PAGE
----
Vehicle trajectory prediction for safe navigation of autonomous vehicles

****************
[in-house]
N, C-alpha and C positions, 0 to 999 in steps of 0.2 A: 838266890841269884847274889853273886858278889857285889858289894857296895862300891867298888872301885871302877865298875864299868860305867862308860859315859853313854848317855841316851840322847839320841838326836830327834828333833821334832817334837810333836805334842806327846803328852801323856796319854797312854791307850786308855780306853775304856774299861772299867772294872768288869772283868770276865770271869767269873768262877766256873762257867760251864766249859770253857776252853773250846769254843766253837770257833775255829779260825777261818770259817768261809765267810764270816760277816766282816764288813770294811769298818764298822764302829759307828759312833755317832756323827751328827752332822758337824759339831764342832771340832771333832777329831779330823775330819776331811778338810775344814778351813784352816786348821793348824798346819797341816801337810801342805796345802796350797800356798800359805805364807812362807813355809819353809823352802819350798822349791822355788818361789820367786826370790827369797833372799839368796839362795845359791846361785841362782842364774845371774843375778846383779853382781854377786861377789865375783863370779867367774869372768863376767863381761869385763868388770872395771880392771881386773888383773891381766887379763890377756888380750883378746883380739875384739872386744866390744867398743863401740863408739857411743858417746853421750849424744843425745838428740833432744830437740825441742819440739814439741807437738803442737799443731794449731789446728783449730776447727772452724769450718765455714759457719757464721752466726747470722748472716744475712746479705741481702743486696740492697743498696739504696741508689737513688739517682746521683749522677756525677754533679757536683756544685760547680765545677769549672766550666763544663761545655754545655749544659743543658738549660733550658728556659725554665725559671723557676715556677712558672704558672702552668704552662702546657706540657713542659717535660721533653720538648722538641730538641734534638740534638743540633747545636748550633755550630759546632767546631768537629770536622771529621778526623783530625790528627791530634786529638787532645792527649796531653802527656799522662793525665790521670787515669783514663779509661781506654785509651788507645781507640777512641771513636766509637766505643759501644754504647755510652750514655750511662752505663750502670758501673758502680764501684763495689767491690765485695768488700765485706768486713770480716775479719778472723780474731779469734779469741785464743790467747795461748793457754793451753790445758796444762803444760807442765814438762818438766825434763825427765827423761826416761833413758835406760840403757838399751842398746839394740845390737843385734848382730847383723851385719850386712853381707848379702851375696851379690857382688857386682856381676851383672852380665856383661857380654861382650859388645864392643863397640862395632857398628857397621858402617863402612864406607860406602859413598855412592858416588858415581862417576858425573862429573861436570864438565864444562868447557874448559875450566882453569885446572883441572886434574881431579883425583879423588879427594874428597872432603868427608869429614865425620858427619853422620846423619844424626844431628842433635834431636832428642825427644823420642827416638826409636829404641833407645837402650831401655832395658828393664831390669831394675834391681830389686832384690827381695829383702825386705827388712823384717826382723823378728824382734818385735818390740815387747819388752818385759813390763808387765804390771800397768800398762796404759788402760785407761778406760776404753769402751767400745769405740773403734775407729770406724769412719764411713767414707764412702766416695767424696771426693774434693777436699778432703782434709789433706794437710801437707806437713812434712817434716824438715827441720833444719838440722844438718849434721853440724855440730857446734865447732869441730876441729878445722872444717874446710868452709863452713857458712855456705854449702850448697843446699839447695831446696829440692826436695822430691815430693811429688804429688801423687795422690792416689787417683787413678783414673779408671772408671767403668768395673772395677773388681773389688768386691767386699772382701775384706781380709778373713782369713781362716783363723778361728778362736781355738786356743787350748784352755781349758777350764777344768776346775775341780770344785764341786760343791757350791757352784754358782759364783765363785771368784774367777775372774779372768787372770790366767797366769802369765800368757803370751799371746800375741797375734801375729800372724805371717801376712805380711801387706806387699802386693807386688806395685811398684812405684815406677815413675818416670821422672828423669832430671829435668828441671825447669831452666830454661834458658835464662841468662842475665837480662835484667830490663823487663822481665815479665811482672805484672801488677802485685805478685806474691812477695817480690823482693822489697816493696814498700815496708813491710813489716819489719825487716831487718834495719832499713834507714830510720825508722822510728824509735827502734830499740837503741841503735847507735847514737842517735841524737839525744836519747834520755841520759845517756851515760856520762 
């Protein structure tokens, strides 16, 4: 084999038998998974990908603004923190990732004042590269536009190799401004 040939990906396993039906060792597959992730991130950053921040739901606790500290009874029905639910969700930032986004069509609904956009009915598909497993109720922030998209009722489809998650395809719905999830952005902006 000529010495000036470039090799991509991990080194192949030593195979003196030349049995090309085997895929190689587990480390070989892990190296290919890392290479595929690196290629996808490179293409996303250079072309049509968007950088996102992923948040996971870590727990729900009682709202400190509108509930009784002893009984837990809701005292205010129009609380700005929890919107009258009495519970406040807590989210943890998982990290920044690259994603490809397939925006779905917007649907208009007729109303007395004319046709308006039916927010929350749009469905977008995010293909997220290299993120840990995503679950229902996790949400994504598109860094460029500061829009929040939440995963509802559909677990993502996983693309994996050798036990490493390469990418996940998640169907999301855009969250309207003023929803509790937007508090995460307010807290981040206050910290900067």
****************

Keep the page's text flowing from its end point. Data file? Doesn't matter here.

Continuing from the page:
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Trajectory prediction of the other road users in the vicinity of an autonomous vehicle is important for safe navigation in dense traffic. Once an autonomous vehicle anticipates how the other road actors will react in the near future, path planning is a lot more simpler and safer. Moreover, the knowledge of future movement of other road actors allows control of sudden jerks in the planned ego vehicle’s path and thus makes travel smoother. This trajectory prediction stage can be used at any level, from restricted driver assistance to full vehicle autonomy. In this thesis two novel trajectory prediction models have been developed. In the first model, the spatio-temporal features that form the basis of behaviour prediction were captured using a Convolutional Long Short Term Memory (Conv-LSTM) neural network architecture consisting of three modules: 1) Interaction Learning to capture the motion of and interaction with surrounding cars, 2) Temporal Learning to identify the dependency on past movements and 3) Motion Learning to convert the extracted features from these two modules into future positions. In addition, a novel feedback scheme was introduced in which the current predicted positions of each car are leveraged to update future motion, encapsulating the effect of the surrounding cars. In the second model a conventional Long Short Term Memory (LSTM) cell based encoder-decoder architecture was developed which uses not only the historical observations but also the associated map features. Moreover, unlike existing architectures, the proposed method incorporates and updates the surrounding vehicle information in both the encoder and decoder, making use of dynamically predicted new data for accurate prediction in longer time horizons. This seamlessly performs four tasks: first, it encodes a feature given the past observations, second, it estimates future maneuvers given the encoded state, third, it predicts the future motion given the estimated maneuvers and the initially encoded states, and fourth, it estimates future trajectory given the encoded state and the predicted maneuvers and motions. Both the developed models were evaluated extensively on two publicly available datasets which include both multi-lane highway and signalled intersections, to benchmark the prediction accuracy with the state-of-the-art models. Later, the conventional encoder-decoder model was also evaluated with a newly collected “Radiate” dataset which includes two intersections, the Kingussie T-junction and the Edinburgh four-way junction, both without traffic signals. The accuracy of the predicted trajectories on the benchmark datasets are comparable with state-of-the-art methods. Moreover, evaluation on the latter dataset (“Radiate”) made it possible to understand better the effect of inter-vehicle interactions on future motion without any influence from mandatory traffic signals.